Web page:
Intercreate is commissioning two innovative art works, to be realised in 2014. The Media Art Projects aim to inspire artists and creative teams to think boldly about combinations of cultural ideas and contemporary media technologies, that could be implemented in public space and/or Pukekura Park. These projects are open to Aotearoa New Zealand artists here and abroad.
Being Light: a festival of light and ideas explores ideas about light across Maori, Navajo, Mayan, Pueblo and Western European culture. The festival has two parts, activities in the day with stalls and market; while in the night there are outdoor projections on the side of buildings. Attendance is free.
We live in a time where there is great interest in bringing together indigenous and Western cultures, art, science and technology. Currently involved are: Patricio Dominguez, Ian Clothier, Mike Andrews, Mike Sutherland, Issa Malluf, Agnes Chavez, Tom Greenbaum, Jamila Colozzi, Courtni Hale, Glenn Parry, Enrique Hynes, Julia Pyatt, Sandra Wasko-Flood and Susan Caffrey.
Te Huirangi Waikerepuru, Te Urutahi Waikerepuru (of Aotearoa New Zealand), Will Wilson and Richard Lowenstein have expressed interest. We are in contact with Santa Clara Pueblo and have invited Mayan participation.
At night, artworks are projected onto the exterior of buildings. The projections consist of a programmed selection of:
• projection works by leading artists
• visualization of energy data from humans
• audio works and music themed on light
• sculptures that use light are installed outdoors at night
During the day, the festival includes
• the creation of an energy labyrinth as a participatory art work in both construction and then walking the labyrinth. Activities include instructions on how to turn your phone into an electromagnetic field reader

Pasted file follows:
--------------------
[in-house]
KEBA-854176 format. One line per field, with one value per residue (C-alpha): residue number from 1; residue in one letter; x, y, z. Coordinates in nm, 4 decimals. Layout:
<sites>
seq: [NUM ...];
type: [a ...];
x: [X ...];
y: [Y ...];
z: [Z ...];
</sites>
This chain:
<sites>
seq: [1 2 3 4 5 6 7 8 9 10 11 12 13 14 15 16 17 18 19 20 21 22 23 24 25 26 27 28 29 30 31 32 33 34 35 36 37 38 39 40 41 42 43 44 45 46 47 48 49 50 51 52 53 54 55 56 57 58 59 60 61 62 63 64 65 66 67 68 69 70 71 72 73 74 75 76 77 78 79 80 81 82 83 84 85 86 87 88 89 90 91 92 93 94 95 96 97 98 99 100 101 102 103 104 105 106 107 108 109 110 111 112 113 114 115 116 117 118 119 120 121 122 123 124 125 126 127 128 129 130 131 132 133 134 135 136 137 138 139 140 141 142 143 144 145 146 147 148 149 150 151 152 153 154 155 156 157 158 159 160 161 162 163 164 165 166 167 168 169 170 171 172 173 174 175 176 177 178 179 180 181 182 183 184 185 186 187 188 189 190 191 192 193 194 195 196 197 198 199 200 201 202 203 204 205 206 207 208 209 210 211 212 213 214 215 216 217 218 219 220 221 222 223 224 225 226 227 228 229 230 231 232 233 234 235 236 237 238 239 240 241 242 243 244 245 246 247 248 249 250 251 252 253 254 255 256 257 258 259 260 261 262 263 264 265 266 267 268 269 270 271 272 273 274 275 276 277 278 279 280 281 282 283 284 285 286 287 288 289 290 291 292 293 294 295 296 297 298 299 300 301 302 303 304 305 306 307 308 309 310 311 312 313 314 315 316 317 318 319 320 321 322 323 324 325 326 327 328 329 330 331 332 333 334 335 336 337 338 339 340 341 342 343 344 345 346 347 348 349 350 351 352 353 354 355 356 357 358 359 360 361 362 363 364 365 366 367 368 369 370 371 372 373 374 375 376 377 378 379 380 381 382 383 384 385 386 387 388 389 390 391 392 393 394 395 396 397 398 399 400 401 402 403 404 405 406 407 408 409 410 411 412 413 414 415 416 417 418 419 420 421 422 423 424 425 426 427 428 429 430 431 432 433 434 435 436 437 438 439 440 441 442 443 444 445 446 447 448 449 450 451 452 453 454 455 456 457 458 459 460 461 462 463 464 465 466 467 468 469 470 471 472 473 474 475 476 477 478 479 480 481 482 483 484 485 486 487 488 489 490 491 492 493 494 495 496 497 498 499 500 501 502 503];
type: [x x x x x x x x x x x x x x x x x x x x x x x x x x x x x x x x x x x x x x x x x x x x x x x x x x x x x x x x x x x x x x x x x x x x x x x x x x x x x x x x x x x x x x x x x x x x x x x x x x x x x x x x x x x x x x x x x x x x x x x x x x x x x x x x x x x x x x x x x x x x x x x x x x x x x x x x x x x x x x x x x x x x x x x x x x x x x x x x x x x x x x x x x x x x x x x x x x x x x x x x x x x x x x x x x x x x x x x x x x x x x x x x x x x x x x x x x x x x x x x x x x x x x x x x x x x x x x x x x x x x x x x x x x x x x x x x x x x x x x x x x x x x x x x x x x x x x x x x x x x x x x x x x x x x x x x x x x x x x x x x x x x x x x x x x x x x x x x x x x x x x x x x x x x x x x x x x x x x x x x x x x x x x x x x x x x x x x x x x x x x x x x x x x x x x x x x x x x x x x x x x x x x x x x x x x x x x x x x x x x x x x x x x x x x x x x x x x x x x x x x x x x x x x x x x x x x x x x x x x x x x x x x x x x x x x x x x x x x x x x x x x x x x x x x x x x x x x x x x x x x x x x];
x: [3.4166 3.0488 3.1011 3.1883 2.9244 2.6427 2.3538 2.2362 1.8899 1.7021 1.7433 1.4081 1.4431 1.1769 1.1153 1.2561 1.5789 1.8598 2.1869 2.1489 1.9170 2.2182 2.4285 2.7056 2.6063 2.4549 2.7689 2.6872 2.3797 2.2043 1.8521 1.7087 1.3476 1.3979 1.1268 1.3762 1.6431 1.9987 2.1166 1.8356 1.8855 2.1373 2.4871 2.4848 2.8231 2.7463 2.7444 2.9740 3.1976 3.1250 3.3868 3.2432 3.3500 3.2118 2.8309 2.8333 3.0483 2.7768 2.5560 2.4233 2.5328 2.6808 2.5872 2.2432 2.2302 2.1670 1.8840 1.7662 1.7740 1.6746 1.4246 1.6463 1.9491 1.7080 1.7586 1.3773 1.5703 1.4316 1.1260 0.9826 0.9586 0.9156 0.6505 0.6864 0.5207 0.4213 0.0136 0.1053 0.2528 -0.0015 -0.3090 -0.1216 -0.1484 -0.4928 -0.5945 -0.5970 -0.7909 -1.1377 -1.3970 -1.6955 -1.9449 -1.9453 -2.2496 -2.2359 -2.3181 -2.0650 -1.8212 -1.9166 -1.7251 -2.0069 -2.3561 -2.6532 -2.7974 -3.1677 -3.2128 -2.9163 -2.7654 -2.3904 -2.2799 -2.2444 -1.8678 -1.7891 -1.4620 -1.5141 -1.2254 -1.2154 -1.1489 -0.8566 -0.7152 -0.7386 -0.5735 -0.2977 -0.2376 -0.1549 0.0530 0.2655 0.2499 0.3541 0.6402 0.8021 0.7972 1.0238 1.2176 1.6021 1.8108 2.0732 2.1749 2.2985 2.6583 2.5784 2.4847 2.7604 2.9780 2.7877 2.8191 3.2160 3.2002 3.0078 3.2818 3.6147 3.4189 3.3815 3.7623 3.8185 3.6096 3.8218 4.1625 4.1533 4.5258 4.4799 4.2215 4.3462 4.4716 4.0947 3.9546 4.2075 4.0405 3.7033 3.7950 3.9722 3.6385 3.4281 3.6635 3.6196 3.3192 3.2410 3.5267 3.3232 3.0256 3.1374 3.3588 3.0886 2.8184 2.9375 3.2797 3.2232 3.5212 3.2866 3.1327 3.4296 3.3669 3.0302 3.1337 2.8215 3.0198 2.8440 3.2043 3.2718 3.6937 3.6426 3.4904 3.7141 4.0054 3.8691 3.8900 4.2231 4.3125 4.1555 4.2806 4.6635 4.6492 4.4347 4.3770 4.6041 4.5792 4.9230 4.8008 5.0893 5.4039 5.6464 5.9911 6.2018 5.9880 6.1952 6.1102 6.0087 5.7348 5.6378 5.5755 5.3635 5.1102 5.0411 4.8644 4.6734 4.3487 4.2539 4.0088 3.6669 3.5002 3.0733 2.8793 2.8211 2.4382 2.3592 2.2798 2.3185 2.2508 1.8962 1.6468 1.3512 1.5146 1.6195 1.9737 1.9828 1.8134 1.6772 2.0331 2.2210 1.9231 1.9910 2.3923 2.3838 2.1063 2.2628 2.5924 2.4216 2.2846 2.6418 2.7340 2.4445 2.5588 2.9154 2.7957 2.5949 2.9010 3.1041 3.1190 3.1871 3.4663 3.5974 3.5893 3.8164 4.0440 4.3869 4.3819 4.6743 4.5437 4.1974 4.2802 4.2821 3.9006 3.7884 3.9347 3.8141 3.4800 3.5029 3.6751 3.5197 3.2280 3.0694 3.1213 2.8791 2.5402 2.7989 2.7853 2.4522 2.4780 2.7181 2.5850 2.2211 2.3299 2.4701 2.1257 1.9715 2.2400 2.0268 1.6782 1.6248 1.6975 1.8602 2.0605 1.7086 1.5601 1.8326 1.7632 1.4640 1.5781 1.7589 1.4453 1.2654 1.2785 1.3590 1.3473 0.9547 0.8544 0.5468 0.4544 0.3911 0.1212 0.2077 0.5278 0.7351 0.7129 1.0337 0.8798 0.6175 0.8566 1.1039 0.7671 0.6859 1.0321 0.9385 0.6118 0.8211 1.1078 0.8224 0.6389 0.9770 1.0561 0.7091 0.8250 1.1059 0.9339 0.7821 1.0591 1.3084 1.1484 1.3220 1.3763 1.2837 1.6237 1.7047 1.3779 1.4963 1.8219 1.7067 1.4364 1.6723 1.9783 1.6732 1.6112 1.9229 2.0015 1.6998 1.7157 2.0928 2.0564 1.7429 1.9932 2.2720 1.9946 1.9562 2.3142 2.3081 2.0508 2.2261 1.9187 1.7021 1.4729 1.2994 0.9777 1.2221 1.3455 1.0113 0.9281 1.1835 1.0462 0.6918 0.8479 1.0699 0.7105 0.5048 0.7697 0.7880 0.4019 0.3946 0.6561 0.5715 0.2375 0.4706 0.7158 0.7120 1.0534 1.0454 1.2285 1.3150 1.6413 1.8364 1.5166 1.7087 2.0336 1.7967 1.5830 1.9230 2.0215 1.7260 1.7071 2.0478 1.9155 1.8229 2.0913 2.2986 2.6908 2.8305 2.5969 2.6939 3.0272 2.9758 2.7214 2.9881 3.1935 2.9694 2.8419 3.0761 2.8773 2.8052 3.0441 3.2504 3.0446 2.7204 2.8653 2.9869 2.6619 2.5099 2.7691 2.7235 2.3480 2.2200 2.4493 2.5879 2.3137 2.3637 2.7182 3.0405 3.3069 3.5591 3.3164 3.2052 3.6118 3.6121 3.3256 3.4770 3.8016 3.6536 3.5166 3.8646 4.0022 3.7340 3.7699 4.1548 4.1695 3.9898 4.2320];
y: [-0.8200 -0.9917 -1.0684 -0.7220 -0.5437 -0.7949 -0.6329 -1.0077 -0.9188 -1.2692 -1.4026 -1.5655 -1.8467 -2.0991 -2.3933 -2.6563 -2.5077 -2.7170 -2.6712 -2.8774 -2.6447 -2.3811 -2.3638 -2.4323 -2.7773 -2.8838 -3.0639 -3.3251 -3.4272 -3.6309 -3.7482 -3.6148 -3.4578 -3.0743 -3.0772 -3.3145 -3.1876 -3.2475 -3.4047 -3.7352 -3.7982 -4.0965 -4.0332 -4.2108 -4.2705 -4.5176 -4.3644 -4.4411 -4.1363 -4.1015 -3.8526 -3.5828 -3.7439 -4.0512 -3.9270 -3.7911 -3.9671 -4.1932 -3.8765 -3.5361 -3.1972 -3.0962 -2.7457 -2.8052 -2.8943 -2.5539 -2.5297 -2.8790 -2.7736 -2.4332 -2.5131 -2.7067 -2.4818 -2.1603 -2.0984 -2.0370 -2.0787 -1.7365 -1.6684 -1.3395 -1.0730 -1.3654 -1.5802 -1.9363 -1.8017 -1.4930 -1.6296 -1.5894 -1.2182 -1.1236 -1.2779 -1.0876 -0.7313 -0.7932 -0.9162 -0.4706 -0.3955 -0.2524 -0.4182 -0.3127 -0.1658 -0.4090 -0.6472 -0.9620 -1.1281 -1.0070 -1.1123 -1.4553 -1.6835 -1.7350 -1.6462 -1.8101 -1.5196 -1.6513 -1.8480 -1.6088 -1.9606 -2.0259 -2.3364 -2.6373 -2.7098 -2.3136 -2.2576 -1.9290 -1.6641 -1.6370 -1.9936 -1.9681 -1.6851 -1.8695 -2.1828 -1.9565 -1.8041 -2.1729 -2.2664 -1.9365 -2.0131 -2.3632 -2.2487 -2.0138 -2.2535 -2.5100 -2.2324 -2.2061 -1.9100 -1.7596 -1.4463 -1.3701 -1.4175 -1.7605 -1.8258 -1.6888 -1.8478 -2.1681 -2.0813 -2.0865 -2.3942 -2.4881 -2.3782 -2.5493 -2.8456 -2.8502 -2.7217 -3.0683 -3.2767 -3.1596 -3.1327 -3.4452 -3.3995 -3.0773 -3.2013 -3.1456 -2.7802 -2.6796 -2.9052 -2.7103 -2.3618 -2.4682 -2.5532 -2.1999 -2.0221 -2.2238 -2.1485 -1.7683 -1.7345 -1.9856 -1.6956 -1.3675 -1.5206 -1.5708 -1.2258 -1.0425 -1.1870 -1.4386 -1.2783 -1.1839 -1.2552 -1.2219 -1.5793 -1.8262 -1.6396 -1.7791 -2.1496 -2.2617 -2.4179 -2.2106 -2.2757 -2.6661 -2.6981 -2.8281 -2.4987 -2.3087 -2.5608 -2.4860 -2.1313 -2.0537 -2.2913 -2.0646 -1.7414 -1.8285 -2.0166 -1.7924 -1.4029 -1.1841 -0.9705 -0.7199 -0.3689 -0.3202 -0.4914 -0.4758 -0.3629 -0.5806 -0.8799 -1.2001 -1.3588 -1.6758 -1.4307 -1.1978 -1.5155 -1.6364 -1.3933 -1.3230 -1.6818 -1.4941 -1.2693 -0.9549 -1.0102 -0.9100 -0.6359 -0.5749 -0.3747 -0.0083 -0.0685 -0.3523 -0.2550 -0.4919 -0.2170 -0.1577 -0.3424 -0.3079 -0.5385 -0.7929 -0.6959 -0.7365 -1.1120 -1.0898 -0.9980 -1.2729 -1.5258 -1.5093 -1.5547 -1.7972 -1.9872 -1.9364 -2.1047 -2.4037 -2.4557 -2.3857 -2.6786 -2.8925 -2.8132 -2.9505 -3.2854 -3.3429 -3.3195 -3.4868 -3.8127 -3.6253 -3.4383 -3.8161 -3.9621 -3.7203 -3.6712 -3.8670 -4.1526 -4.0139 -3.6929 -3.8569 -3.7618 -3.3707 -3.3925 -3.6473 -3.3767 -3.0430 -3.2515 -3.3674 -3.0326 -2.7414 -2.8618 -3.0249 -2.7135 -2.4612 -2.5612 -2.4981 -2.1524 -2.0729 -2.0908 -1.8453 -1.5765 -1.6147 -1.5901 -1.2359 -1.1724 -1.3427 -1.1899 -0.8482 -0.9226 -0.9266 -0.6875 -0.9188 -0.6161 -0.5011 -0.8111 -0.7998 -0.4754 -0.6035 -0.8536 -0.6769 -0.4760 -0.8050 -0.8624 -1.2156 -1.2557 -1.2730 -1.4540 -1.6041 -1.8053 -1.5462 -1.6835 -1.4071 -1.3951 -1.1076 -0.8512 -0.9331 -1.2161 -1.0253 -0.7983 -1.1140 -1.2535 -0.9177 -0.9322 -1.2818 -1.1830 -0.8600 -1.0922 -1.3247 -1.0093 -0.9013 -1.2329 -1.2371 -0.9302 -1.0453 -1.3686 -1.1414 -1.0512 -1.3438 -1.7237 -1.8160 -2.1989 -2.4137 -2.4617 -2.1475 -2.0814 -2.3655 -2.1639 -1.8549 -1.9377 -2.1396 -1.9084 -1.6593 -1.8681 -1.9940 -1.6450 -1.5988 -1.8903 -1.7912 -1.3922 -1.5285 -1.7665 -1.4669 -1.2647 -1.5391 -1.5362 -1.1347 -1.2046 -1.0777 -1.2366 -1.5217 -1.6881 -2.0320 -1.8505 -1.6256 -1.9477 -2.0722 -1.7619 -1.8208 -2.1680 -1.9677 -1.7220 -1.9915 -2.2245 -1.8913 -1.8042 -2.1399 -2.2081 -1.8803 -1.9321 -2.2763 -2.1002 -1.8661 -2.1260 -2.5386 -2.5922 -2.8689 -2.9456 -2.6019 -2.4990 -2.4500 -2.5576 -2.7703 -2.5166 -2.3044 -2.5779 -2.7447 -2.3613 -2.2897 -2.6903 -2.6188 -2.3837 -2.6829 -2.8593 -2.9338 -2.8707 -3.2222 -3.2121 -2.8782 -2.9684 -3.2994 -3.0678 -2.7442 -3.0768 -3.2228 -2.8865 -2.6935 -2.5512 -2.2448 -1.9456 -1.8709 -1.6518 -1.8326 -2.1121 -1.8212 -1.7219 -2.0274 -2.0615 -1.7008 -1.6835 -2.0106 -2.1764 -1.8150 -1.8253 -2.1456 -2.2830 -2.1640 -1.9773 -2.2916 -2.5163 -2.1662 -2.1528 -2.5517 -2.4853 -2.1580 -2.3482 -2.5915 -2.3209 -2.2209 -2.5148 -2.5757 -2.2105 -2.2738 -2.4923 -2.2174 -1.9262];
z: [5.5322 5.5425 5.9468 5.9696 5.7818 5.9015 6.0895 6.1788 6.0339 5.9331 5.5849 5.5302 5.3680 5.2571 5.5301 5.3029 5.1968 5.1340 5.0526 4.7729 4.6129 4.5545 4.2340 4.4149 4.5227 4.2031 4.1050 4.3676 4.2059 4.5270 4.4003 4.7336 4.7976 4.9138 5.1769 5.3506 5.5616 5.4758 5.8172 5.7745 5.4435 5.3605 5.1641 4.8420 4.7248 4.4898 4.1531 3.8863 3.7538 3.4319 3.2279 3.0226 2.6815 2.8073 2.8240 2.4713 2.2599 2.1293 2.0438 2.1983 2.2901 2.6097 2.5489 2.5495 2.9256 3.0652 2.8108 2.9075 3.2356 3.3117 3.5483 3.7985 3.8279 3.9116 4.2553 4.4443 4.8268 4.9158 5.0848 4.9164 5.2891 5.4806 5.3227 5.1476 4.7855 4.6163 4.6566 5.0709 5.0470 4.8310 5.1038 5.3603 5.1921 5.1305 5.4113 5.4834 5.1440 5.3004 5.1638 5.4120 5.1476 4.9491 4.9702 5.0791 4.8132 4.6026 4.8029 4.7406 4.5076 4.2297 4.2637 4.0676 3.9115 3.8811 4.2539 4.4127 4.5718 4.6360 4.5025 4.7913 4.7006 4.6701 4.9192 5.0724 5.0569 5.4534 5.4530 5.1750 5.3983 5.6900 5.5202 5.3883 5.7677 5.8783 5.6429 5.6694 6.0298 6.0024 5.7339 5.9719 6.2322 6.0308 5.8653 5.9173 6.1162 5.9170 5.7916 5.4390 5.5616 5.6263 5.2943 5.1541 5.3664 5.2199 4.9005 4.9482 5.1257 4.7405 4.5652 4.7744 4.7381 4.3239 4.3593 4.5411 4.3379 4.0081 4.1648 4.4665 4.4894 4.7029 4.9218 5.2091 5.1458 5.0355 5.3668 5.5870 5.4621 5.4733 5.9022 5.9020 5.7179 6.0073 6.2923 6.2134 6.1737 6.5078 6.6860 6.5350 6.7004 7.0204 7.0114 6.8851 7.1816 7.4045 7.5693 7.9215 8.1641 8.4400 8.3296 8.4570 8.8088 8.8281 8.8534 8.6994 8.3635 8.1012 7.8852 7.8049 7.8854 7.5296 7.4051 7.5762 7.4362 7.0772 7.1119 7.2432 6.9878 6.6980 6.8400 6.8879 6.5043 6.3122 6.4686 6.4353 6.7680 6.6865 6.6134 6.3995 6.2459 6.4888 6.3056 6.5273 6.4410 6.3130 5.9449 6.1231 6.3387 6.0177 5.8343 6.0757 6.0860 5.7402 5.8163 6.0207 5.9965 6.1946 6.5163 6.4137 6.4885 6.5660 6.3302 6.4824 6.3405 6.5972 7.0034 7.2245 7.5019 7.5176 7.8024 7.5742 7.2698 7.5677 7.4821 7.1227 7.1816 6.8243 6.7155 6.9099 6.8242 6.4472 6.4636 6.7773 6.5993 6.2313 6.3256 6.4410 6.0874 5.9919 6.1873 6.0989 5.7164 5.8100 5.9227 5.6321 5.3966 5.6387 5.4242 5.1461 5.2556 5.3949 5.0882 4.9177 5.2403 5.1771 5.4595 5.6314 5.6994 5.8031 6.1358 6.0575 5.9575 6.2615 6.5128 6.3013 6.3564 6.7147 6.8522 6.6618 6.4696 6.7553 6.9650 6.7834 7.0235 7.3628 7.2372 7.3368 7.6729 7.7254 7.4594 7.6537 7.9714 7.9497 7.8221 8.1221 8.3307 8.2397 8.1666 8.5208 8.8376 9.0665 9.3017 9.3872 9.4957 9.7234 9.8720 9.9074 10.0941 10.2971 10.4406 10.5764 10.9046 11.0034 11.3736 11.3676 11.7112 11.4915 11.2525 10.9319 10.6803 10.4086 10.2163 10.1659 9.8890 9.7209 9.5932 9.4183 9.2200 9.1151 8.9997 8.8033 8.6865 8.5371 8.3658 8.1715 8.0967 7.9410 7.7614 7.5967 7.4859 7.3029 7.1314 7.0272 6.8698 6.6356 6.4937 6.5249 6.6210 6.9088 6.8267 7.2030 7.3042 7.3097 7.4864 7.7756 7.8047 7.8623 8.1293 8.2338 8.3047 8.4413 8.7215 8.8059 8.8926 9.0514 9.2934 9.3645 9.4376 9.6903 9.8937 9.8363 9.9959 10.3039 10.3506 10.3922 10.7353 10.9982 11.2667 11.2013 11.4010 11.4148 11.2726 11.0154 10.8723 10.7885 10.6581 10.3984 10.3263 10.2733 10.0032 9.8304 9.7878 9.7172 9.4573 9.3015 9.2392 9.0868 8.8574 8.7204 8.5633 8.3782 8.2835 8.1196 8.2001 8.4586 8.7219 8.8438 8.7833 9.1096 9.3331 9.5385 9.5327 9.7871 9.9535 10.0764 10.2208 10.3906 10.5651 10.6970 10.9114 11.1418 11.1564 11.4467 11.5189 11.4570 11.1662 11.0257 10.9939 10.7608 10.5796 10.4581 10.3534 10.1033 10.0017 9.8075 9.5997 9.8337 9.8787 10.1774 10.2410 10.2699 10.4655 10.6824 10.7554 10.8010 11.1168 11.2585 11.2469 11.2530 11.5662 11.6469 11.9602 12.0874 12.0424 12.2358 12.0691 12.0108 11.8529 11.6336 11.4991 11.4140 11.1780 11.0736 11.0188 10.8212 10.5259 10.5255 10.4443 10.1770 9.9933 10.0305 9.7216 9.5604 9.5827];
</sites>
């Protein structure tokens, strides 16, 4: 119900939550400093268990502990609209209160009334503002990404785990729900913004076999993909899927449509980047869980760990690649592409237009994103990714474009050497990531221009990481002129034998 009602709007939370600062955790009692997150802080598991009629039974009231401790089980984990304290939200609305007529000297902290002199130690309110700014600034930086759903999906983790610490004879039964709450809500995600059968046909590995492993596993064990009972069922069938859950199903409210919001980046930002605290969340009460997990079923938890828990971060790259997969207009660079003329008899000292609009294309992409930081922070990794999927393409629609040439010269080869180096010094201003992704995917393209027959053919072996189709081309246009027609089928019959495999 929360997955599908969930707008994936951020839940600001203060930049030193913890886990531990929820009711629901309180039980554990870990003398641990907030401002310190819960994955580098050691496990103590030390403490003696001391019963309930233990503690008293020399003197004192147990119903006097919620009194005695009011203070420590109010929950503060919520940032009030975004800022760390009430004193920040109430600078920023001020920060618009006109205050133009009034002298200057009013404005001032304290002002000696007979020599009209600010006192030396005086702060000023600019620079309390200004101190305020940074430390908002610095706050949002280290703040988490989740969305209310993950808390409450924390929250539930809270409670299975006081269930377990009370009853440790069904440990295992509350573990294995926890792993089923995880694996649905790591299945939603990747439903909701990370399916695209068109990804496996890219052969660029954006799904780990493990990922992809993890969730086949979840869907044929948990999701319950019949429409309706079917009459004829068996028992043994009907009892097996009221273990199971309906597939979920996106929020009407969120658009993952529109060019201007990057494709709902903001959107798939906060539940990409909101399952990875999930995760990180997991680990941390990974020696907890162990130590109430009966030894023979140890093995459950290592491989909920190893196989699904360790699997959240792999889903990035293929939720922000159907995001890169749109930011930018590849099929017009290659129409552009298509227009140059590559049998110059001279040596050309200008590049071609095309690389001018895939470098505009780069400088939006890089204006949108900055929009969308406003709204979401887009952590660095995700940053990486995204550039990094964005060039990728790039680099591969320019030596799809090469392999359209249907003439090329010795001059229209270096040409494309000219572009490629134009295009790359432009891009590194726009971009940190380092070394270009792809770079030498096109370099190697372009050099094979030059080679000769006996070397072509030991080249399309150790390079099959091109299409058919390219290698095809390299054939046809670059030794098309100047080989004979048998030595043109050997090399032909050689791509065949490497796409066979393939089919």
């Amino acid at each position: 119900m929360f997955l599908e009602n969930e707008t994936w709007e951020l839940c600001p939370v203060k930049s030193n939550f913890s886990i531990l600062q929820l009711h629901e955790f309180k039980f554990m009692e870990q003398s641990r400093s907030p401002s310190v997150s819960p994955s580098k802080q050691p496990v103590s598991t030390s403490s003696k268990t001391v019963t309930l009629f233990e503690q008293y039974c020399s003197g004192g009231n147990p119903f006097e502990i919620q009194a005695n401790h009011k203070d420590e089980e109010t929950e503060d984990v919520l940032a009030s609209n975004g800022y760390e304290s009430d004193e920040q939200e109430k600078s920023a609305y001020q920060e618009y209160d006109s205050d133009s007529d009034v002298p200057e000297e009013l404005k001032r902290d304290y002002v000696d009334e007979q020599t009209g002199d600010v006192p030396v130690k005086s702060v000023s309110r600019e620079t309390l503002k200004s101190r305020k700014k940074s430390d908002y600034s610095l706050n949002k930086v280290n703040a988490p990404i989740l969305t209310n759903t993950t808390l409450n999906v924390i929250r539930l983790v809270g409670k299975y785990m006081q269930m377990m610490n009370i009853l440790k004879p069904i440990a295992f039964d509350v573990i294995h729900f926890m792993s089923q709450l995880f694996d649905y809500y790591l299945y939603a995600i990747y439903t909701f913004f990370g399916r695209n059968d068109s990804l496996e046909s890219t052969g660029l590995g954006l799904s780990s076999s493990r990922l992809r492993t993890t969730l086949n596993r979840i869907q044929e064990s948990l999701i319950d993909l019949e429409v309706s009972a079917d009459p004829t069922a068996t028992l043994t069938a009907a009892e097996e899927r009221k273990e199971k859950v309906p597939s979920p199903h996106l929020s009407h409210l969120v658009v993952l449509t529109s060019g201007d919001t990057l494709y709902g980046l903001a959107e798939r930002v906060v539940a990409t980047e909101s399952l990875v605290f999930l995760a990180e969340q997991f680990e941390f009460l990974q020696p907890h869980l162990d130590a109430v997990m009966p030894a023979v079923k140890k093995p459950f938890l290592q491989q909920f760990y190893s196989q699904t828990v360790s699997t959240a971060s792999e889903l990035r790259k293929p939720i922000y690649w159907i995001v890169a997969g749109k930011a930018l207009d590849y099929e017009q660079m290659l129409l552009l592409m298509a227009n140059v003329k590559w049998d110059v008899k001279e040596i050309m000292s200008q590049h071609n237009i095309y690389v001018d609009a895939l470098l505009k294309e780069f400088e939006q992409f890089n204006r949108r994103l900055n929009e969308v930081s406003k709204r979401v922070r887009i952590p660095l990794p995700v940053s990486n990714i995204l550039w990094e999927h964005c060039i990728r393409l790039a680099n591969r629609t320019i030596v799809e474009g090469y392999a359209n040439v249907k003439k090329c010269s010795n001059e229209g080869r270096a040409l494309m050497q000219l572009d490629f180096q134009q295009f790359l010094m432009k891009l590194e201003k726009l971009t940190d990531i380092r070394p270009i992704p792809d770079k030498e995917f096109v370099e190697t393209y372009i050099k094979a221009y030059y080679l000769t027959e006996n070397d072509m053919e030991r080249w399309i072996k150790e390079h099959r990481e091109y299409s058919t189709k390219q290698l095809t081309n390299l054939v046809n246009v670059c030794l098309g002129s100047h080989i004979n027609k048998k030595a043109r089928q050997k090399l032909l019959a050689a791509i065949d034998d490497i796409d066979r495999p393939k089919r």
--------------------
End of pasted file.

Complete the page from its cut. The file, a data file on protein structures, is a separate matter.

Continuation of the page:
• videos where shamans and senior representatives of cultural groups are paired with video students, to make short videos that reflect beliefs about light
• solar powered art works
• visualizations and sonifications of light energy
• activities and market stalls themed on light and sun in the day time
• sunflower painting for children; knowledge sharing of indigenous knowledge about growing sunflowers
• stories of the sun and the power of the sun
• solar powered objects and artefacts
• scientific stalls that express the Western science view of light – wave particle duality
• information stands expressing cultural viewpoints on light
• music themed on light
Once I was in a bus in Japan and I had a vision of being in a forest at the same time as being in the bus. These two are often seen as antagonistic, but we must find ways to unite them.
The Car garden merges two apparently divergent entities to suggest a future cohabitation. On the one hand we continue to use fossil fuels in transportation and on the other hand we must change our relationship to the earth to one that is more sustainable. This a ‘complex duality’ because it is not a simple dichotomy between transportation or reforesting. Plants filter the air we breath, and inside the Car garden you can explore the Neighbourhood air project while breathing cleaner air.
Neighbourhood air is an epiphyte growing in the Car garden. The work is an ambient software that responds to environmental sensors. Cars, breathers of city air and temperature and humidity circulate in a slowly moving monitoring system. This interactive, online artwork gathers live pollutant levels from Auckland city air. Auckland is New Zealand’s largest city and despite the ‘100% PURE New Zealand’ tourism campaign even geographically remote cities have air quality problems that the winds can’t disperse. Pollutants from vehicle combustion in Auckland, New Zealand in the Southern hemisphere circulate in the same atmospheric container as cities like Albuquerque.
To plant and regenerate the earth’s remaining oxygen producing forests can heal the atmospheric imbalance created by vehicular emissions, alongside crucial changes in human car usage. Somehow we have to leap over where we are, to be where we want to be.